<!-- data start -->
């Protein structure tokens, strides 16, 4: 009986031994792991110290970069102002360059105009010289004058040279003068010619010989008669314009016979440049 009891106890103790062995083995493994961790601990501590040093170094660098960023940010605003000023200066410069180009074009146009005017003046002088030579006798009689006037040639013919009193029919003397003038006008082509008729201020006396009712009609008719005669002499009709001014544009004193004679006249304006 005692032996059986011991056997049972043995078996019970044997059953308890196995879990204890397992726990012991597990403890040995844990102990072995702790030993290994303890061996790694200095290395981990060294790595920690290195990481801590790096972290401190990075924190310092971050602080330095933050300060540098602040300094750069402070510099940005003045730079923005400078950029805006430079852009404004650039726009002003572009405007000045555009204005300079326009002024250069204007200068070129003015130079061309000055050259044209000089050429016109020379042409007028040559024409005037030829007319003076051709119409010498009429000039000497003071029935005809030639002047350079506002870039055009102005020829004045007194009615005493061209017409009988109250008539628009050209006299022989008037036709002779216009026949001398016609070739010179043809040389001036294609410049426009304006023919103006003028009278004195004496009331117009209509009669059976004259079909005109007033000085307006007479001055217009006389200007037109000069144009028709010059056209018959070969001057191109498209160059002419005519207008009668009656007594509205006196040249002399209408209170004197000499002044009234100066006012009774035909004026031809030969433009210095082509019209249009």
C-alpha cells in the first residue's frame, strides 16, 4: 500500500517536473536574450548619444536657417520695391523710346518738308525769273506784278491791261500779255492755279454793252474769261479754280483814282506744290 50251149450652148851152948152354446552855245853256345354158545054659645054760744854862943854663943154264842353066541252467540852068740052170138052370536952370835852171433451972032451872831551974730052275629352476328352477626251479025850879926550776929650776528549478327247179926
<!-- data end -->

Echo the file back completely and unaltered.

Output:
């Protein structure tokens, strides 16, 4: 009986031994792991110290970069102002360059105009010289004058040279003068010619010989008669314009016979440049 009891106890103790062995083995493994961790601990501590040093170094660098960023940010605003000023200066410069180009074009146009005017003046002088030579006798009689006037040639013919009193029919003397003038006008082509008729201020006396009712009609008719005669002499009709001014544009004193004679006249304006 005692032996059986011991056997049972043995078996019970044997059953308890196995879990204890397992726990012991597990403890040995844990102990072995702790030993290994303890061996790694200095290395981990060294790595920690290195990481801590790096972290401190990075924190310092971050602080330095933050300060540098602040300094750069402070510099940005003045730079923005400078950029805006430079852009404004650039726009002003572009405007000045555009204005300079326009002024250069204007200068070129003015130079061309000055050259044209000089050429016109020379042409007028040559024409005037030829007319003076051709119409010498009429000039000497003071029935005809030639002047350079506002870039055009102005020829004045007194009615005493061209017409009988109250008539628009050209006299022989008037036709002779216009026949001398016609070739010179043809040389001036294609410049426009304006023919103006003028009278004195004496009331117009209509009669059976004259079909005109007033000085307006007479001055217009006389200007037109000069144009028709010059056209018959070969001057191109498209160059002419005519207008009668009656007594509205006196040249002399209408209170004197000499002044009234100066006012009774035909004026031809030969433009210095082509019209249009």
C-alpha cells in the first residue's frame, strides 16, 4: 500500500517536473536574450548619444536657417520695391523710346518738308525769273506784278491791261500779255492755279454793252474769261479754280483814282506744290 50251149450652148851152948152354446552855245853256345354158545054659645054760744854862943854663943154264842353066541252467540852068740052170138052370536952370835852171433451972032451872831551974730052275629352476328352477626251479025850879926550776929650776528549478327247179926